This is problem **3.23** on page **97** of Hastie et al., *Elements of Statistical Learning*, 2nd. ed. (5th printing).

The key to this problem is a good understanding of ordinary least squares (i.e., linear regression), particularly the orthogonality of the fitted values and the residuals.

**Orthogonality lemma**: Let $X$ be the $n \times p$ design matrix, $y$ the response vector and $\beta$ the (true) parameters. Assuming $X$ is full-rank (which we will throughout), the OLS estimates of $\beta$ are $\hat{\beta} = (X^T X)^{-1} X^T y$. The fitted values are $\hat{y} = X (X^T X)^{-1} X^T y$. Then $\langle \hat{y}, y-\hat{y} \rangle = \hat{y}^T (y - \hat{y}) = 0$. That is, the fitted values are *orthogonal* to the residuals. This follows since $X^T (y - \hat{y}) = X^T y - X^T X (X^T X)^{-1} X^T y = X^T y - X^T y = 0$.

Now, let $x_j$ be a column vector such that $x_j$ is the $j$th column of $X$. The assumed conditions are:

- $\frac{1}{N} \langle x_j, x_j \rangle = 1$ for each $j$, $\frac{1}{N} \langle y, y \rangle = 1$,
- $\frac{1}{N} \langle x_j, 1_p \rangle = \frac{1}{N} \langle y, 1_p \rangle = 0$ where $1_p$ denotes a vector of ones of length $p$, and
- $\frac{1}{N} | \langle x_j, y \rangle | = \lambda$ for all $j$.

Note that **in particular**, the last statement of the **orthogonality lemma** is identical to $\langle x_j, y - \hat{y} \rangle = 0$ for all $j$.

**The correlations are tied**

Now, $u(\alpha) = \alpha X \hat{\beta} = \alpha \hat{y}$. So,
$$
\langle x_j, y - u(a) \rangle = \langle x_j, (1-\alpha) y + \alpha y - \alpha \hat{y} \rangle = (1-\alpha) \langle x_j, y \rangle + \alpha \langle x_j, y - \hat{y} \rangle ,
$$
and the second term on the right-hand side is zero by the **orthogonality lemma**, so
$$
\frac{1}{N} | \langle x_j, y - u(\alpha) \rangle | = (1-\alpha) \lambda ,
$$
as desired. The absolute value of the correlations are just
$$
\hat{\rho}_j(\alpha) = \frac{\frac{1}{N} | \langle x_j, y - u(\alpha) \rangle |}{\sqrt{\frac{1}{N} \langle x_j, x_j \rangle }\sqrt{\frac{1}{N} \langle y - u(\alpha), y - u(\alpha) \rangle }} = \frac{(1-\alpha)\lambda}{\sqrt{\frac{1}{N} \langle y - u(\alpha), y - u(\alpha) \rangle }}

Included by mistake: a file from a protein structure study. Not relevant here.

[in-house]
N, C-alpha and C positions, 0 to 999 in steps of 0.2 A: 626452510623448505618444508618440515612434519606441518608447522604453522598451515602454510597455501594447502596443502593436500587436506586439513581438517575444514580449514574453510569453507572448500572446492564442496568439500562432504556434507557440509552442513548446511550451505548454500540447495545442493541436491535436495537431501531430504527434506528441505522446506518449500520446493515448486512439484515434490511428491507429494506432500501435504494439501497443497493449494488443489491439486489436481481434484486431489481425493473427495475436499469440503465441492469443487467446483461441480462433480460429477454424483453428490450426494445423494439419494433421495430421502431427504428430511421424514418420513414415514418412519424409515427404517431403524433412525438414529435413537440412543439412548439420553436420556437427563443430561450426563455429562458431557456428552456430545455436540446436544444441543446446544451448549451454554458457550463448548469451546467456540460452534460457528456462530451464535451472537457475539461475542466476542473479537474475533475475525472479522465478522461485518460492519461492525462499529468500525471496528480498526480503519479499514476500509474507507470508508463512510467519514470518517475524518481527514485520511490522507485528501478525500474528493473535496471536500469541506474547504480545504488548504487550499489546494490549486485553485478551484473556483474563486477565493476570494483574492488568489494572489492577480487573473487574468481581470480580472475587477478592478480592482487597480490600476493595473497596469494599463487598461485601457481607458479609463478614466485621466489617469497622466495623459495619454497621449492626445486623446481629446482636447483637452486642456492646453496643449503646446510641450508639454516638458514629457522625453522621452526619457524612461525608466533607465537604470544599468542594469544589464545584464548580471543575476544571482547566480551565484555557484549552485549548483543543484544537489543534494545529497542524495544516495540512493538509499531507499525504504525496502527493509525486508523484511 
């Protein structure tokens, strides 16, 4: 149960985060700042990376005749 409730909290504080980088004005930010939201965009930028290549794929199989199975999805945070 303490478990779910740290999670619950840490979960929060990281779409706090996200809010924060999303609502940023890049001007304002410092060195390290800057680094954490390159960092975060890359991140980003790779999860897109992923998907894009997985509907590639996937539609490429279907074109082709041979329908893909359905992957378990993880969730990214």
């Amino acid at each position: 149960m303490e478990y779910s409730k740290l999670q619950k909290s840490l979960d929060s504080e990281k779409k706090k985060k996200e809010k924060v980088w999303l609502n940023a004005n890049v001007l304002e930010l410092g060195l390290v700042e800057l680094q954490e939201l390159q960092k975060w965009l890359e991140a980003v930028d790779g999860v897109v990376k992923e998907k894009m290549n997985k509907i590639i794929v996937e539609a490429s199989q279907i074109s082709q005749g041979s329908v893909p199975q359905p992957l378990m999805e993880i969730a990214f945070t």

$$

**Note**: The right-hand side above is independent of $j$ and the numerator is just the same as the covariance since we've assumed that all the $x_j$'s and $y$ are centered (so, in particular, no subtraction of the mean is necessary).

**What's the point?** As $\alpha$ increases the response vector is modified so that it inches its way toward that of the (*restricted!*) least-squares solution obtained from incorporating only the first $p$ parameters in the model. This simultaneously modifies the estimated parameters since they are simple inner products of the predictors with the (modified) response vector. The modification takes a special form though. It keeps the (magnitude of) the correlations between the predictors and the modified response the same throughout the process (even though the *value* of the correlation is changing). Think about what this is doing geometrically and you'll understand the name of the procedure!

**Explicit form of the (absolute) correlation**

Let's focus on the term in the denominator, since the numerator is already in the required form. We have
$$
\langle y - u(\alpha), y - u(\alpha) \rangle = \langle (1-\alpha) y + \alpha y - u(\alpha), (1-\alpha) y + \alpha y - u(\alpha) \rangle .
$$

Substituting in $u(\alpha) = \alpha \hat{y}$ and using the linearity of the inner product, we get

$$
\langle y - u(\alpha), y - u(\alpha) \rangle = (1-\alpha)^2 \langle y, y \rangle + 2\alpha(1-\alpha) \langle y, y - \hat{y} \rangle + \alpha^2 \langle y-\hat{y}, y-\hat{y} \rangle .
$$

Observe that

- $\langle y, y \rangle = N$ by assumption,
- $\langle y, y - \hat{y} \rangle = \langle y - \hat{y}, y - \hat{y} \rangle + \langle \hat{y}, y - \hat{y} \rangle = \langle y - \hat{y}, y - \hat{y}\rangle$, by applying the
**orthogonality lemma** (yet again) to the second term in the middle; and,
- $\langle y - \hat{y}, y - \hat{y} \rangle = \mathrm{RSS}$ by definition.

Putting this all together, you'll notice that we get

$$
\hat{\rho}_j(\alpha) = \frac{(1-\alpha) \lambda}{\sqrt{ (1-\alpha)^2 + \frac{\alpha(2-\alpha)}{N} \mathrm{RSS}}} = \frac{(1-\alpha) \lambda}{\sqrt{ (1-\alpha)^2 (1 - \frac{\mathrm{RSS}}{N}) + \frac{1}{N} \mathrm{RSS}}}
$$

To wrap things up, $1 - \frac{\mathrm{RSS}}{N} = \frac{1}{N} (\langle y, y, \rangle - \langle y - \hat{y}, y - \hat{y} \rangle ) \geq 0$ and so it's clear that $\hat{\rho}_j(\alpha)$ is monotonically decreasing in $\alpha$ and $\hat{\rho}_j(\alpha) \downarrow 0$ as $\alpha \uparrow 1$.

**Epilogue**: Concentrate on the ideas here. There is really only one. The **orthogonality lemma** does almost all the work for us. The rest is just algebra, notation, and the ability to put these last two to work.